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Our daughter, Colleen, born and raised on Long Island, now lives in a suburb of Boston with her husband, Adam. The town they live in is called Medford. We have a Medford here on Long Island and we pronounce that name just as it appears — Med (like the club) and Ford (like the car). However, in Boston, I’ve learned that the proper way to pronounce Medford is to pretend you have a mouthful of Sam Adams beer and to then sputter MEHfah.
I’ve gotten used to this; although I sometimes pretend the beer is a Miller Lite, and not a Sammy, in honor of my Milwaukee-born son-in-law, Adam. It works just as well.
I also have struggled with Peabody (PEEbidee), where I have friends, and Worcester (WUsta), where Colleen’s sister, Meg, spent four years at Holy Cross College. I’m OK with Somerville, where Colleen and Adam used to live, even though I’ve heard this fine old town referred to as Slumerville by citizens of Boston, but that was before gentrification.
None of which has to do with heating, but I’m getting there.
I once spent 19 years working for a manufacturers rep here on Lawn Guyland. One of our lines was Bell & Gossett, which was owned by the International Telephone and Telegraph Co. This is an important part of the story of how I once spent the day as a potted plant in a looming tower overlooking Boston’s Quincy Market, the memory of which continues to make me shudder.
ITT also owned Sheraton Hotels back then and there was supposed to be this grand sense of corporate solidarity between all the ITT-owned companies, which extended to their reps, of course. This meant that if I was traveling on business, say, to a tradeshow and a Holiday Inn was available across the street and a higher-priced Sheraton 25 miles away, I had to choose the Sheraton even though this was more expensive and massively inconvenient. We were to keep things in the family. And when you’re in the rep business, you can’t be holier than the church.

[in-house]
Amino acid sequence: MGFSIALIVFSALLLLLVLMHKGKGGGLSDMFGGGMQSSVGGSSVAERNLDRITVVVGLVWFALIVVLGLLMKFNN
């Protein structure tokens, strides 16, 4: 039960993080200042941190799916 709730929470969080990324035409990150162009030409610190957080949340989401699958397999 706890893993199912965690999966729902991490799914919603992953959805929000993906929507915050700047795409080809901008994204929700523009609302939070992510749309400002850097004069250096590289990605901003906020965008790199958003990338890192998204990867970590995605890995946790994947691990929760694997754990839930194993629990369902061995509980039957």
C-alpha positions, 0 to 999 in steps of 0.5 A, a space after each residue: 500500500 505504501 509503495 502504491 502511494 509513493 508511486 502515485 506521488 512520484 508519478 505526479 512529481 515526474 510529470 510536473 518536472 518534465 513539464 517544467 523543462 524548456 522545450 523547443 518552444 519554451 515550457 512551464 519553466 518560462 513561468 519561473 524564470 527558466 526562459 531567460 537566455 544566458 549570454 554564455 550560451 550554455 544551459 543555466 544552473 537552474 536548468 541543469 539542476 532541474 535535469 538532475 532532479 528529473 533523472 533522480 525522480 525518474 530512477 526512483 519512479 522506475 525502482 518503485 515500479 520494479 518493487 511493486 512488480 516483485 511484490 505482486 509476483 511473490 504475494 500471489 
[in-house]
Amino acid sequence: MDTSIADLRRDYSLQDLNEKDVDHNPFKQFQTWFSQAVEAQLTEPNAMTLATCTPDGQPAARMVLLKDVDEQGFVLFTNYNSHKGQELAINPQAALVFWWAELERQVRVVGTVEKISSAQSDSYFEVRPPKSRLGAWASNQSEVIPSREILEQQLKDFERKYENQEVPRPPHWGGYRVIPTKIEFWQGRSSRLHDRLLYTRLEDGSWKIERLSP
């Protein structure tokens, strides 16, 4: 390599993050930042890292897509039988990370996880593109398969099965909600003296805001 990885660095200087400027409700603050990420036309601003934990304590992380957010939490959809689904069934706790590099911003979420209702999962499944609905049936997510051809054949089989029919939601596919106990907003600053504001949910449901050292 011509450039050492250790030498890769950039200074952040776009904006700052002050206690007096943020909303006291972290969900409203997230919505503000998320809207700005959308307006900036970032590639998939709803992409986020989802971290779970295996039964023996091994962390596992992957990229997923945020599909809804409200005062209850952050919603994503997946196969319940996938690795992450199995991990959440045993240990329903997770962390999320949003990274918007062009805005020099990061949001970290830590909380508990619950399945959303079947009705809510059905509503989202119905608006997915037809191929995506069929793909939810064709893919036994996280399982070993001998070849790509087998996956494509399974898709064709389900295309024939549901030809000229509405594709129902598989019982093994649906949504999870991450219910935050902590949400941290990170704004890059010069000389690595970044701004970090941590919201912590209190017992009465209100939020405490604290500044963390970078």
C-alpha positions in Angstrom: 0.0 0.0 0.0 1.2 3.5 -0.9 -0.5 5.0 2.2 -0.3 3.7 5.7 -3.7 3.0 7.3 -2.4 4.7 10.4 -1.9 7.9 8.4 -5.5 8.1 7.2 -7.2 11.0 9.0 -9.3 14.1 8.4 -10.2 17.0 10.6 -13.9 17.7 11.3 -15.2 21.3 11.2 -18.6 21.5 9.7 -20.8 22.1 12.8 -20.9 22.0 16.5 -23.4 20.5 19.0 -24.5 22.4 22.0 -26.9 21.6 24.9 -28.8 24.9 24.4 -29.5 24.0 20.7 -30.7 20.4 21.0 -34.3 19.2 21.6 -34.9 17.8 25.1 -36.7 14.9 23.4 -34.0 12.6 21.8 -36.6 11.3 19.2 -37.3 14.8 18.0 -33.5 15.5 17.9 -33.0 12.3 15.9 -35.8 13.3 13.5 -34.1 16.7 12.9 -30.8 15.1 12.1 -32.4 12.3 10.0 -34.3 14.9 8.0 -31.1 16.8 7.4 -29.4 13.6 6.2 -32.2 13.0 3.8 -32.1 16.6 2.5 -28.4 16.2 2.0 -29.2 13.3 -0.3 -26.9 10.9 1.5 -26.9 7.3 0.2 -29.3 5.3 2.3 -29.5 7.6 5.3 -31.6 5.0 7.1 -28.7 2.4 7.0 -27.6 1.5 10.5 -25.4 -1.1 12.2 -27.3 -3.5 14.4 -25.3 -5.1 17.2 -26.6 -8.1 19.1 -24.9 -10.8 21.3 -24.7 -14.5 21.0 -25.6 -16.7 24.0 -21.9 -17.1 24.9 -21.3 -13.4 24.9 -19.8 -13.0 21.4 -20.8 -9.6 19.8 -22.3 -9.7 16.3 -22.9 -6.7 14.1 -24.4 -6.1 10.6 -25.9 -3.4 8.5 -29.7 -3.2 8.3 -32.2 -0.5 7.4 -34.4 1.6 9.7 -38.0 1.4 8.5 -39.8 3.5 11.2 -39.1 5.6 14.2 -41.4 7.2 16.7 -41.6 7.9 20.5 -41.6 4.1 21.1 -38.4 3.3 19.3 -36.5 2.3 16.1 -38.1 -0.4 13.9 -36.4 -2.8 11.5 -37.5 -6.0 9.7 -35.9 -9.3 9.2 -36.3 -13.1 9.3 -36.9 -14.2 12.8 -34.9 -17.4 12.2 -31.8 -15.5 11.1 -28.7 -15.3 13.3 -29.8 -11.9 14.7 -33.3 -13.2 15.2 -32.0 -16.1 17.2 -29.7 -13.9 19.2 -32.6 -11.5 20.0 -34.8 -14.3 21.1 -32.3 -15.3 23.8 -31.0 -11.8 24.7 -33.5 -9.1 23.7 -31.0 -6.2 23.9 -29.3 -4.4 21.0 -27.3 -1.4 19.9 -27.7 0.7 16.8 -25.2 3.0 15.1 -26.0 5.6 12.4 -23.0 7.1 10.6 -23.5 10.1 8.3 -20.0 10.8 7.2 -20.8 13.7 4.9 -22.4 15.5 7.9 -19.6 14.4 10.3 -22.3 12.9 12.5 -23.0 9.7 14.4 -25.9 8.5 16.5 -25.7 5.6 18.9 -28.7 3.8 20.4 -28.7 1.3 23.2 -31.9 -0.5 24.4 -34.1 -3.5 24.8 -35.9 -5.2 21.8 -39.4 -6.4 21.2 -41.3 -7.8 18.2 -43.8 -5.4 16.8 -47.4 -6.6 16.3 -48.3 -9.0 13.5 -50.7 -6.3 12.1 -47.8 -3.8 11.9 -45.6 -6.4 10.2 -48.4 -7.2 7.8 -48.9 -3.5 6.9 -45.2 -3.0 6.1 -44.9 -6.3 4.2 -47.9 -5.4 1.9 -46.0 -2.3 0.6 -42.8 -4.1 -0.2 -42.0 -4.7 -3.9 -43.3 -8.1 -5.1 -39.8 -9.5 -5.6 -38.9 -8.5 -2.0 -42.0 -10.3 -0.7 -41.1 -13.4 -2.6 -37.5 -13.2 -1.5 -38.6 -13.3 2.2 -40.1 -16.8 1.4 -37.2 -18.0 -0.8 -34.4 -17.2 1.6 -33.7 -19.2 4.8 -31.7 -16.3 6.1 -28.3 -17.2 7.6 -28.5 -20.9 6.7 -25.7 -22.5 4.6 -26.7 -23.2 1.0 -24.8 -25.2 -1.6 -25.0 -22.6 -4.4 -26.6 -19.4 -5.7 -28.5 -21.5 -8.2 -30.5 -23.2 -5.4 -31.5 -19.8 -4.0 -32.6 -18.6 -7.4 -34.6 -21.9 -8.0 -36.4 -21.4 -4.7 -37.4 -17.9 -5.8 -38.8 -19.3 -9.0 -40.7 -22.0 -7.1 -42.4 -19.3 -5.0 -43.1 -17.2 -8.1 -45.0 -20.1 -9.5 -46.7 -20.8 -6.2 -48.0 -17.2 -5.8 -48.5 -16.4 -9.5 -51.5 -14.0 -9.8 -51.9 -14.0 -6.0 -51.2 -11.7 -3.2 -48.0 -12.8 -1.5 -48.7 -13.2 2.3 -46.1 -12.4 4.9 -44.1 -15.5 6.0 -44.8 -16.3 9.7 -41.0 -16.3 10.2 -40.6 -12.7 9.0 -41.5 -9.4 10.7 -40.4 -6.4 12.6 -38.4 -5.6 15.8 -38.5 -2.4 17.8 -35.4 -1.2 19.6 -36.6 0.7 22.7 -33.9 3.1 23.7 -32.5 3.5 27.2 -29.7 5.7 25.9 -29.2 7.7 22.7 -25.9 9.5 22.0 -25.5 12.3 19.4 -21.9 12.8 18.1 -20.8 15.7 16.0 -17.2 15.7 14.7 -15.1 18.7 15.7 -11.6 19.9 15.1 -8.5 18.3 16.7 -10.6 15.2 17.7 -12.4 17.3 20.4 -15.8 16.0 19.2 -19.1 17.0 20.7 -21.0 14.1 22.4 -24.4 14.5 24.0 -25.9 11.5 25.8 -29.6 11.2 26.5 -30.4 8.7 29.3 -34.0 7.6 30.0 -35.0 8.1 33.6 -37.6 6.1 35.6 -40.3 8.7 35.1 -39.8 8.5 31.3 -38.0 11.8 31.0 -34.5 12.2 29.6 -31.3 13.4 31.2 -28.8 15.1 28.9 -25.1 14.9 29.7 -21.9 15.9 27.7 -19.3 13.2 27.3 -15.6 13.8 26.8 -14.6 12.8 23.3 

Now knowing that, you would think that when Sheraton built a new hotel, it would insist on using Bell & Gossett products, right? I mean we were all in the same family and wouldn’t it be grand for ITT’s bottom line if one division bought stuff from another division. After all, that’s what had me driving miles to get to my bed after standing all day at that tradeshow.
But Sheraton viewed all this as a corporate check valve, where the business flowed only one way. If we wanted to get our stuff into their hotels, we were going to have to sell them.
The year I served as the potted plant, Sheraton was building a hotel out on Lawn Guyland. This is where things got tricky.